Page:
It's not every day that a former world leader shows up in downtown Graton.
But there was ex-British prime minister Tony Blair, helping dedicate a first-of-its-kind solar energy project Thursday at Graton's largest employer, Sonoma Wine Company.
"This is a technology with a real chance to succeed," said Blair, who was hired last May as senior adviser to Khosla Ventures, a Silicon Valley venture fund that bankrolls green energy startups.
Blair joined Khosla Ventures' Vinod Khosla, co-founder of Sun Microsystems and backer of Cogenra Solar, the startup that built the solar project in Graton.
"I hope this is the first of many such things," said Blair, the United Kingdom's political leader from 1997 to 2007.
He arrived at the winery Thursday in a caravan of black SUVs, surrounded by security from Scotland Yard and the U.S. Secret Service.
He apparently was struck by the West County's rolling hills and gold-colored vineyards. "It's a nice place to be if you're from the other side of the water," he said. "It kind of reminds me of Europe."
He ducked a question about Tuesday's U.S. elections, which gave Republicans control of the House of Representatives.
"The elections are for you, not for me," Blair said.
Blair's strong support of the Bush administration and U.S. military action in Iraq and Afghanistan led to criticism from his own Labour Party and eventually forced him to step down.
But he was warmly received at Thursday's private event, posing for photographs and touring Sonoma Wine Company's sprawling facility with company founder Derek Benham.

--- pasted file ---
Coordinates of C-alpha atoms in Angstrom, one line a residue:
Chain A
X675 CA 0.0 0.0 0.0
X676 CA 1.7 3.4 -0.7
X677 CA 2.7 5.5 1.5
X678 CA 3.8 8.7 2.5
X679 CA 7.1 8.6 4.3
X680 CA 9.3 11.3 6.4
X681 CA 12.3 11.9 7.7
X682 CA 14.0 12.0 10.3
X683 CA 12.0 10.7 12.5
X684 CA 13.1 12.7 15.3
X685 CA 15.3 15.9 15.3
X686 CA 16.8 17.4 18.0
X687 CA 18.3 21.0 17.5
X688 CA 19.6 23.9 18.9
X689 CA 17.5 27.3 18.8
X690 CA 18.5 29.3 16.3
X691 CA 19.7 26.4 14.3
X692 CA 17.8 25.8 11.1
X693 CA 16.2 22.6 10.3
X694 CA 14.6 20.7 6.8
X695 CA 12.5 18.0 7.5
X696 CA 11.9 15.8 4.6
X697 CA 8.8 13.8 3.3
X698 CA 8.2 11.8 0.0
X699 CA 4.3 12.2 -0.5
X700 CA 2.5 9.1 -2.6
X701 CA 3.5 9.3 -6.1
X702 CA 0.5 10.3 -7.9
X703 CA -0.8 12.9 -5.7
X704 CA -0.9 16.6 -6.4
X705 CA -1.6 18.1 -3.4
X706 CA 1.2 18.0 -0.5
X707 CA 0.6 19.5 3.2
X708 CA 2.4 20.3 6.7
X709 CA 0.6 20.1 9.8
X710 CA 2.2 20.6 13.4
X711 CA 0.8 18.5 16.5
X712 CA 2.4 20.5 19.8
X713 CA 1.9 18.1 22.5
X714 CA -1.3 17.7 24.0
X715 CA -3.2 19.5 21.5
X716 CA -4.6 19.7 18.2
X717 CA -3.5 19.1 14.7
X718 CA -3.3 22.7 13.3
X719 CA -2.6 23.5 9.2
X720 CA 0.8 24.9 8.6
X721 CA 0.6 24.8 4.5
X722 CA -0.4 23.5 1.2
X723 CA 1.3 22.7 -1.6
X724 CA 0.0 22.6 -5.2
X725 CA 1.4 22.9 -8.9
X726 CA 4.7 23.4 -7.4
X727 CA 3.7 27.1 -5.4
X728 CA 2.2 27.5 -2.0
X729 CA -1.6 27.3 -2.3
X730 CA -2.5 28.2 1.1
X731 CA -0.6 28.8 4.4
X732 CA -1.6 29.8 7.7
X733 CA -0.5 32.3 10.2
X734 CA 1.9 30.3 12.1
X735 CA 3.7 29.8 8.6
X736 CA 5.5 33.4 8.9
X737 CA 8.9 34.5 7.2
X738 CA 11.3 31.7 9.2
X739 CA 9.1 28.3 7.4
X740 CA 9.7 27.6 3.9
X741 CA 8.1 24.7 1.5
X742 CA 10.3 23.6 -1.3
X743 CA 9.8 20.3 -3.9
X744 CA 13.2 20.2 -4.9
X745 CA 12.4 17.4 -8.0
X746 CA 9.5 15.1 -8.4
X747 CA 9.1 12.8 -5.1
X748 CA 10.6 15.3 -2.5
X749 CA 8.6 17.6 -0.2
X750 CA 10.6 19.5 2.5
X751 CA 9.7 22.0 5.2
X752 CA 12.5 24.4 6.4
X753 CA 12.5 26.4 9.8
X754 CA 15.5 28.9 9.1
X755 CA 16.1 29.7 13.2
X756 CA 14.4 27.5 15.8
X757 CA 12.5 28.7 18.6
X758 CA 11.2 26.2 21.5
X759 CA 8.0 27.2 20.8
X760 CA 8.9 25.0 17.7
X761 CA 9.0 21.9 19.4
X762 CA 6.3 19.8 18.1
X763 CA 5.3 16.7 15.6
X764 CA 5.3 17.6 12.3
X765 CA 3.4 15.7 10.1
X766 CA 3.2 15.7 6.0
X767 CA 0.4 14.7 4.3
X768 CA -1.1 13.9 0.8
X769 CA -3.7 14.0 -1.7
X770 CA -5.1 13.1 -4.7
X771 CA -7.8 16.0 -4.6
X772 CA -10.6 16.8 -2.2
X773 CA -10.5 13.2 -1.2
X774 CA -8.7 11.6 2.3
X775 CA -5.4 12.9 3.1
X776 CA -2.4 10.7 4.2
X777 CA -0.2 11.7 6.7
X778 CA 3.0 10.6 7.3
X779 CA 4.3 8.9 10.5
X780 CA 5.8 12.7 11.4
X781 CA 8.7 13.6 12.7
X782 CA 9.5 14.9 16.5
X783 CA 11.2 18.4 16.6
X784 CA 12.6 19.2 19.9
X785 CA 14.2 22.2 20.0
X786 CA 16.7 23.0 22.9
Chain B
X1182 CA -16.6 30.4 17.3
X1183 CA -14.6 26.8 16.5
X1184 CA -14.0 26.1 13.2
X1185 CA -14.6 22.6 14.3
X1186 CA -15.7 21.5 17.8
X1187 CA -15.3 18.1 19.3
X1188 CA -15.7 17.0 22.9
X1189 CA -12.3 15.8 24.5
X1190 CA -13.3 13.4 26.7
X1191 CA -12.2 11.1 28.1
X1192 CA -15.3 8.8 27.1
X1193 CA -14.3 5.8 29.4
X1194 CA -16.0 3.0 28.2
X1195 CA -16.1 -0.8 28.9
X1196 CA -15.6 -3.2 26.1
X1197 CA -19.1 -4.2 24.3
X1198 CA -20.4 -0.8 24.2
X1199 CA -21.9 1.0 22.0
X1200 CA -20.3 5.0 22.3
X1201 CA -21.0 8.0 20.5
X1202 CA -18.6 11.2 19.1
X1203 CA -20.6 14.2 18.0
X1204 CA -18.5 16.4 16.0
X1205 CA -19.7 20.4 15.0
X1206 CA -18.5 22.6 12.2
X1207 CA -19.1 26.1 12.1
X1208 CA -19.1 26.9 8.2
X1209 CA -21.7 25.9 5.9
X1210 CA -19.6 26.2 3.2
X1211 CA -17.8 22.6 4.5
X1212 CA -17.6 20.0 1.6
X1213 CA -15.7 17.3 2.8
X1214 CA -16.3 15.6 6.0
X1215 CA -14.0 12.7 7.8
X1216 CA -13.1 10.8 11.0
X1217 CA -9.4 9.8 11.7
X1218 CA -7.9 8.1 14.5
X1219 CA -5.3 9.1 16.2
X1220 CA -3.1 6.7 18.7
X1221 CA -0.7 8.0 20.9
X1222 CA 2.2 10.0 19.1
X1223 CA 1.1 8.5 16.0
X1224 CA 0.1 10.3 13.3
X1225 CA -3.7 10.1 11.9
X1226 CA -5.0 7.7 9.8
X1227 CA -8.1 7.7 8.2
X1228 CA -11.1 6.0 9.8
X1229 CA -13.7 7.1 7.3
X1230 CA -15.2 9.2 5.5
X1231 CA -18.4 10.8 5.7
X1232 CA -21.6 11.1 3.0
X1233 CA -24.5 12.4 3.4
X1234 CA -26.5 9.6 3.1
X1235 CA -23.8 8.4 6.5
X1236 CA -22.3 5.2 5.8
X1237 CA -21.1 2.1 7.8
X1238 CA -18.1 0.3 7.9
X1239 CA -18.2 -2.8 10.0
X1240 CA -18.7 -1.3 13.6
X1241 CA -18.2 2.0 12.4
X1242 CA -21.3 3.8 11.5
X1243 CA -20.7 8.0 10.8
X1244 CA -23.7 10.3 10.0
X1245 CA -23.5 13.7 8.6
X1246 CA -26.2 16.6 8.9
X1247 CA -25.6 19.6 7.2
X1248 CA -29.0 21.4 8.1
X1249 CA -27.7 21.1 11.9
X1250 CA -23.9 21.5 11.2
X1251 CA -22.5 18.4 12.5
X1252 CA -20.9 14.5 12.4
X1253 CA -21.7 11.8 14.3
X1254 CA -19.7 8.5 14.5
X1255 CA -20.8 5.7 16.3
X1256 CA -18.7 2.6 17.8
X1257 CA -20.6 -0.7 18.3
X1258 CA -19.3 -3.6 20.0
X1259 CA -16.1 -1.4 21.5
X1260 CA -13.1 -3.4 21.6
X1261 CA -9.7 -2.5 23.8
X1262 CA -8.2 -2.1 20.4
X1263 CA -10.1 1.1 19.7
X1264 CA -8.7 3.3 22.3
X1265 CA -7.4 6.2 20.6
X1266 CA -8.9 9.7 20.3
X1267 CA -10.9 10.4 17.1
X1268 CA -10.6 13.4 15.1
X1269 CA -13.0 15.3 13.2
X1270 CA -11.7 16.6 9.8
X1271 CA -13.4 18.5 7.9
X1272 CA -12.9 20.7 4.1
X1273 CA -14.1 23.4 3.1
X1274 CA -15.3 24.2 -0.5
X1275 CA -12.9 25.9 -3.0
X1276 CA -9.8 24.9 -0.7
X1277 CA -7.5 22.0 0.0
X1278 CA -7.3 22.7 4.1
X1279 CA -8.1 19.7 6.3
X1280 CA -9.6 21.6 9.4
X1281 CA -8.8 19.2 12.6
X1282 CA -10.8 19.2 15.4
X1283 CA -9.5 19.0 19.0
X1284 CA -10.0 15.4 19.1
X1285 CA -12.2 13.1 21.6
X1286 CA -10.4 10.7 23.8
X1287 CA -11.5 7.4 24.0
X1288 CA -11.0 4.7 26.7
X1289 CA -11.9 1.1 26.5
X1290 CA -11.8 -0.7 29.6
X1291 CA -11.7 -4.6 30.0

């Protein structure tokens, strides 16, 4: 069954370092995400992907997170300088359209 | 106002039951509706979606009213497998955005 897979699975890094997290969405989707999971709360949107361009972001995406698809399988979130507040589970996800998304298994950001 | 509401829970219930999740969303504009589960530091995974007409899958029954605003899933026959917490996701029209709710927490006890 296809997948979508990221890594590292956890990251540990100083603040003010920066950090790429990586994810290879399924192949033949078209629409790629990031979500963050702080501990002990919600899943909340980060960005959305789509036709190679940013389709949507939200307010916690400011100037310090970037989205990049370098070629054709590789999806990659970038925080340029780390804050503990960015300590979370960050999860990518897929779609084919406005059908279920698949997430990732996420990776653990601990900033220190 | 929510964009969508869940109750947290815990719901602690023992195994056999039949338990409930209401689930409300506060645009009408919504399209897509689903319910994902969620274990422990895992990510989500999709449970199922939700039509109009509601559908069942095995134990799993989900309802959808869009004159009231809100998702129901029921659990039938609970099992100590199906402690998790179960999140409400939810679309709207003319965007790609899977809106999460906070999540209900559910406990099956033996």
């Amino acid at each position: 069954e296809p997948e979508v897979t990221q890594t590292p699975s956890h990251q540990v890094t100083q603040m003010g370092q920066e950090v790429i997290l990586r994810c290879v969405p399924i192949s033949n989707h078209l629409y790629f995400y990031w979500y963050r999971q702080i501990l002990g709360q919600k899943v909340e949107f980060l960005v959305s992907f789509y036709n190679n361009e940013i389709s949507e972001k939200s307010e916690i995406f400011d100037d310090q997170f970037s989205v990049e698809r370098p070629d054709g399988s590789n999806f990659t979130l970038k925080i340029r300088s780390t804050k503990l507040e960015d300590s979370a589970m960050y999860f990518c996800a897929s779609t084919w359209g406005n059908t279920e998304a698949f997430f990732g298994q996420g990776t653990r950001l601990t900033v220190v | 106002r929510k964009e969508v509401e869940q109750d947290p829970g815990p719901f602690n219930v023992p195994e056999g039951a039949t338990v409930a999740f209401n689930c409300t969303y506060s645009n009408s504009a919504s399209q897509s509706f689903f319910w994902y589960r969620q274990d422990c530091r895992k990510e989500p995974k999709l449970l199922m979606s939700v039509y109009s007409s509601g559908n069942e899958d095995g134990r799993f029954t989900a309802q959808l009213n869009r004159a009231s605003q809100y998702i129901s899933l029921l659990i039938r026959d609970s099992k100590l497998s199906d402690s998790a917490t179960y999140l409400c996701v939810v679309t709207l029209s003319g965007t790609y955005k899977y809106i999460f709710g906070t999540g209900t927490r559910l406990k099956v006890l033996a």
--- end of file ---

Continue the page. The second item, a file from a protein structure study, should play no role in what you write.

Blair said governments should pursue "a low-carbon path" and can't lose focus because of world economic troubles. "The environment may have other ideas," he said.
Sonoma Wine Company is a custom crush facility that produces nearly 3 million cases a year for wine company customers. It also produces its own brands, including Mark West, Rock Rabbit and Avalon.
Benham also founded Blackstone Winery, which was sold to Constellation Brands for $140 million in 2001.
The solar co-generation project will produce energy for the 250,000-square-foot winemaking facility, providing 30 percent of its electricity and more than 40 percent of its hot water.
Sonoma Wine Company uses lots of hot water to wash tanks, barrels, pipes and hoses, Benham said.
Five giant curved arrays use mirrors to focus sunlight on solar panels that heat water to 180 degrees.
The system harvests up to 70 percent of the sun's energy and produces five times more power than conventional solar technology, according to Cogenra.
"These types of solutions are crucial to our economy and to the health of our planet," Benham said.
Cogenra received a $1.5 million California solar research grant to develop the technology, which is getting its first commercial application at the Graton winery.
Cogenra paid for the system and the wine company is buying the energy from the solar startup at rates lower than PG&E's, Benham said. Cogenra didn't disclose the system's cost.
Renewable energy needs to pay for itself without government subsidies, Khosla said. "This is one of the first companies that's going to approach that model," he said.